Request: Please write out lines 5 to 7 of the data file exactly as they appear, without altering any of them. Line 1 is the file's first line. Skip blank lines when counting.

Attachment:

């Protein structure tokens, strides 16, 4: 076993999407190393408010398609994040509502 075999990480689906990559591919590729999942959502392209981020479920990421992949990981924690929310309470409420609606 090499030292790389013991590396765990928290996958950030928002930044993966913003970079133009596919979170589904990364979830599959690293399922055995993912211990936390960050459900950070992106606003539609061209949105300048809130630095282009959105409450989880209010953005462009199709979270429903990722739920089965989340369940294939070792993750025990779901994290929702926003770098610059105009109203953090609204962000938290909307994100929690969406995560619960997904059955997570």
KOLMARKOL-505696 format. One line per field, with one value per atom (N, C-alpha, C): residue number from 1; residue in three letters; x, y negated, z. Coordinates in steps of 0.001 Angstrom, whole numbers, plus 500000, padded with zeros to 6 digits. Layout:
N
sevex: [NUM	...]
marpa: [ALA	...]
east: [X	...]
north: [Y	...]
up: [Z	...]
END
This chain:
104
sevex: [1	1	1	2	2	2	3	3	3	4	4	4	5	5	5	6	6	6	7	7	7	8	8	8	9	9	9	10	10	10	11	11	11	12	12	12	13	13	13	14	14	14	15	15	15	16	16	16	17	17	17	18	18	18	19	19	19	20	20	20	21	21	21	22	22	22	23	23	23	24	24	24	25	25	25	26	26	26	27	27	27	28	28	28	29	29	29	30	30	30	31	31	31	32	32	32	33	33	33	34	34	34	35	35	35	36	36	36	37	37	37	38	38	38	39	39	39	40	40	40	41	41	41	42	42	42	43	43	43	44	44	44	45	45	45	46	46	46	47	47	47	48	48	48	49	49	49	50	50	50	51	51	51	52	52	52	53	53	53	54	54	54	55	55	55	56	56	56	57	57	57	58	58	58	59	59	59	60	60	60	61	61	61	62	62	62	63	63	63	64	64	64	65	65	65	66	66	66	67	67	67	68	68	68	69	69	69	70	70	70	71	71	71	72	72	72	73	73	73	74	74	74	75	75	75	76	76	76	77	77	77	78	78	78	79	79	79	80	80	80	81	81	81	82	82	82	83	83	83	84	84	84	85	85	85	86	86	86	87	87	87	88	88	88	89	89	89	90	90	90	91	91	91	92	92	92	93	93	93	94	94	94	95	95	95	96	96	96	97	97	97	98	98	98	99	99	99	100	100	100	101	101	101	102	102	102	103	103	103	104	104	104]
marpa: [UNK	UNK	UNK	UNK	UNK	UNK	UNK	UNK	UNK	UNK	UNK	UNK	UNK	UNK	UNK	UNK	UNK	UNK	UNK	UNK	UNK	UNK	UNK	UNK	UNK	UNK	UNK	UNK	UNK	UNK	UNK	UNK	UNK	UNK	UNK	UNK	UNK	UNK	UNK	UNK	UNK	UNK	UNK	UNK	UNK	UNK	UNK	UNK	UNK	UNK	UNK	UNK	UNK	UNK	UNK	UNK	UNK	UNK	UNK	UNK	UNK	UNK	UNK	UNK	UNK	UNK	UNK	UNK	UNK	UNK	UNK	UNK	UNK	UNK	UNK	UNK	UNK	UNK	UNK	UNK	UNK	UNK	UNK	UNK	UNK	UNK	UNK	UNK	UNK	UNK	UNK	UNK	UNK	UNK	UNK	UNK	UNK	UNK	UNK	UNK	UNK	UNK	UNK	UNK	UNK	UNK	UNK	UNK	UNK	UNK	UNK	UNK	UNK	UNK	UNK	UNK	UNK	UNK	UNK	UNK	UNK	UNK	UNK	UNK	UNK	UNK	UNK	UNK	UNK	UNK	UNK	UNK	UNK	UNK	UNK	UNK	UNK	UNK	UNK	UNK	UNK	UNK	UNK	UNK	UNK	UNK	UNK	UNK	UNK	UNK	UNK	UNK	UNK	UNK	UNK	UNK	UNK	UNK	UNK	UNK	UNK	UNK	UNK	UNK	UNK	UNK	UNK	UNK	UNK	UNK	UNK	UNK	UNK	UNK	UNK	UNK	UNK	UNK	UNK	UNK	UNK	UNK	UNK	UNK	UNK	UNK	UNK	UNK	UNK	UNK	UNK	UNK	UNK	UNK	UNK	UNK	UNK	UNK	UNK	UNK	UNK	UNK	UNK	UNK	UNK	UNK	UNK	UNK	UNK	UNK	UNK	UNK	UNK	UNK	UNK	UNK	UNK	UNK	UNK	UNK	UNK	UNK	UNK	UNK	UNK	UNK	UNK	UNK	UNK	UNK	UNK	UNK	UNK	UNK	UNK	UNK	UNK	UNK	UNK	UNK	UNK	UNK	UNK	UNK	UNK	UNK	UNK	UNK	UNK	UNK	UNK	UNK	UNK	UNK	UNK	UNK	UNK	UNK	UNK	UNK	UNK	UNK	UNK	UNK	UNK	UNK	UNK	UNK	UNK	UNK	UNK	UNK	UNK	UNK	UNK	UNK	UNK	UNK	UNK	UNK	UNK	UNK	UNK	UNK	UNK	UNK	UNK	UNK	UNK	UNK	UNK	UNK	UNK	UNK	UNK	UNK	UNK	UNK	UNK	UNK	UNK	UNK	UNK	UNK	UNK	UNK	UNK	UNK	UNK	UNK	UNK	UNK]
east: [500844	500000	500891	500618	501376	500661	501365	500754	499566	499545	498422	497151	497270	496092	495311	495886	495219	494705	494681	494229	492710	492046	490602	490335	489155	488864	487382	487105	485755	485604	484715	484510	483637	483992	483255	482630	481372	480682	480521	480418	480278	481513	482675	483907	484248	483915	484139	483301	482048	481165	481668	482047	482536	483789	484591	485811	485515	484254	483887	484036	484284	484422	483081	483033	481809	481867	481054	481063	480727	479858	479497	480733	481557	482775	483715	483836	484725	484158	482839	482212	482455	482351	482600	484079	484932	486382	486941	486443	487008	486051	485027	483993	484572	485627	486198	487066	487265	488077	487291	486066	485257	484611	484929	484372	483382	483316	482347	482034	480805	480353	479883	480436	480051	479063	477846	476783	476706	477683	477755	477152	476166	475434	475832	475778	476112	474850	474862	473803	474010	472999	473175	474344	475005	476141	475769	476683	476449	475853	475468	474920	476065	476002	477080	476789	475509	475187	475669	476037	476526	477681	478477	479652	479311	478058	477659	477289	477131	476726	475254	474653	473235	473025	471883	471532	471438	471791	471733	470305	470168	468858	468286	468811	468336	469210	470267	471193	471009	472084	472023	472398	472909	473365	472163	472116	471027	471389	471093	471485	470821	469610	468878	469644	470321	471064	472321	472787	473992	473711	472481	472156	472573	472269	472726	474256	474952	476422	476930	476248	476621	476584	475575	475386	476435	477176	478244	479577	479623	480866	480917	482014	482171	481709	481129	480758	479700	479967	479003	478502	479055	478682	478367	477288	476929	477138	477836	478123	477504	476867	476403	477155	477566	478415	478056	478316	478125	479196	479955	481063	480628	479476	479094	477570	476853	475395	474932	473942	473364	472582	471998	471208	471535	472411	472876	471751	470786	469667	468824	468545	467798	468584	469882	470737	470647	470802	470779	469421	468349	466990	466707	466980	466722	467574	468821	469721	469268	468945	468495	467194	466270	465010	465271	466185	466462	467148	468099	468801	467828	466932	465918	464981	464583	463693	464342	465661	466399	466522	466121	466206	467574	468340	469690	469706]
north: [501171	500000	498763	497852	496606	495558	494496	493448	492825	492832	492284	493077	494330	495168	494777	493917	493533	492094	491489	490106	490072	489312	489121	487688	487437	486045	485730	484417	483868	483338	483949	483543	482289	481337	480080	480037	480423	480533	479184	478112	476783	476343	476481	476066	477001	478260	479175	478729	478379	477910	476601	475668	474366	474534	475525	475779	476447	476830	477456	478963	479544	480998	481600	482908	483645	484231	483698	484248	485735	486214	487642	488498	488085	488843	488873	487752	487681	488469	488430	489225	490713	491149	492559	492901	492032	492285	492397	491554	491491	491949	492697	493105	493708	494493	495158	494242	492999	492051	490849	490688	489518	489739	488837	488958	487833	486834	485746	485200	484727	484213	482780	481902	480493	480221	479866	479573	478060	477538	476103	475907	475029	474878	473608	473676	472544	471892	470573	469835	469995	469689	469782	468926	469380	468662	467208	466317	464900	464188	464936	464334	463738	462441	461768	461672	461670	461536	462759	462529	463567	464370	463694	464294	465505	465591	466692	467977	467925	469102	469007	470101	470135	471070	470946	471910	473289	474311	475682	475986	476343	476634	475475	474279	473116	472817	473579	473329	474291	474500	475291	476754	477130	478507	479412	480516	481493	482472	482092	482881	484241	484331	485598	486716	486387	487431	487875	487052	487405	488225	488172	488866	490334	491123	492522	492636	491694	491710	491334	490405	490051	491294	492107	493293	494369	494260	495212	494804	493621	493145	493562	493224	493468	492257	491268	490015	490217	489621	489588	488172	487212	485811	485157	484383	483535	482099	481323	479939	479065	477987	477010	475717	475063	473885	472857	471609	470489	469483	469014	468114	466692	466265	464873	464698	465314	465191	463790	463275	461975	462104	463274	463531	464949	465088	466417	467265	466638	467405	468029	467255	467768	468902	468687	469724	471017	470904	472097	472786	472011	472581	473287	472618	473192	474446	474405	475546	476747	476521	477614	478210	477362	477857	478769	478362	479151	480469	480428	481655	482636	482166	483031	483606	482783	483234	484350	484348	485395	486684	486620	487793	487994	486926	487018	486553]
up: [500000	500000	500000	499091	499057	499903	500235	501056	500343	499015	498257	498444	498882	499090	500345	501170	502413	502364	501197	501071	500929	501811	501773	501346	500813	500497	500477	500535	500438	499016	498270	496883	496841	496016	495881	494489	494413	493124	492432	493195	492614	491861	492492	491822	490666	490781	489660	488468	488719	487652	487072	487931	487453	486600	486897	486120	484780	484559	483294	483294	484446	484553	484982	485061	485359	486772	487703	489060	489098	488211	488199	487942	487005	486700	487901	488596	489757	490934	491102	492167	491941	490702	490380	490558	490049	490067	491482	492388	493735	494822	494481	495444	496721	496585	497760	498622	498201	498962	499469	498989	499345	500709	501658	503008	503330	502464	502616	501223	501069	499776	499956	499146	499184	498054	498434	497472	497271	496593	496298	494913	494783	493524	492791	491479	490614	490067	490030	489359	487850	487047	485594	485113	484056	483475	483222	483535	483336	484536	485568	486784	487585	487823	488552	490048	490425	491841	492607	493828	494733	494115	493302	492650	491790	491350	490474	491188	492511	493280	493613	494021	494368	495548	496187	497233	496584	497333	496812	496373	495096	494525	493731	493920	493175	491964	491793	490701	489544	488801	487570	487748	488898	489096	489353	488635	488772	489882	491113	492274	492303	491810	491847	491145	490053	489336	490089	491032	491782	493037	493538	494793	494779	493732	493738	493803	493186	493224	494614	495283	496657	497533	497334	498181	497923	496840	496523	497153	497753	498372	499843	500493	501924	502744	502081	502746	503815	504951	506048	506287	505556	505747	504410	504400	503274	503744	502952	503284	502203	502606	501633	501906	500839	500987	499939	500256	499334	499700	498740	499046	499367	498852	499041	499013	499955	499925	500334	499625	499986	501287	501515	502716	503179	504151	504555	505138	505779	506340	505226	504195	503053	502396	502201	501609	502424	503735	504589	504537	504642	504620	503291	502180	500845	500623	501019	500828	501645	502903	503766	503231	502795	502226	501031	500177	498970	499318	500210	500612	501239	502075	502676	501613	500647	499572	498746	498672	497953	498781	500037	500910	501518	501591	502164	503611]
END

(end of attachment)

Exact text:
marpa: [ALA	...]
east: [X	...]
north: [Y	...]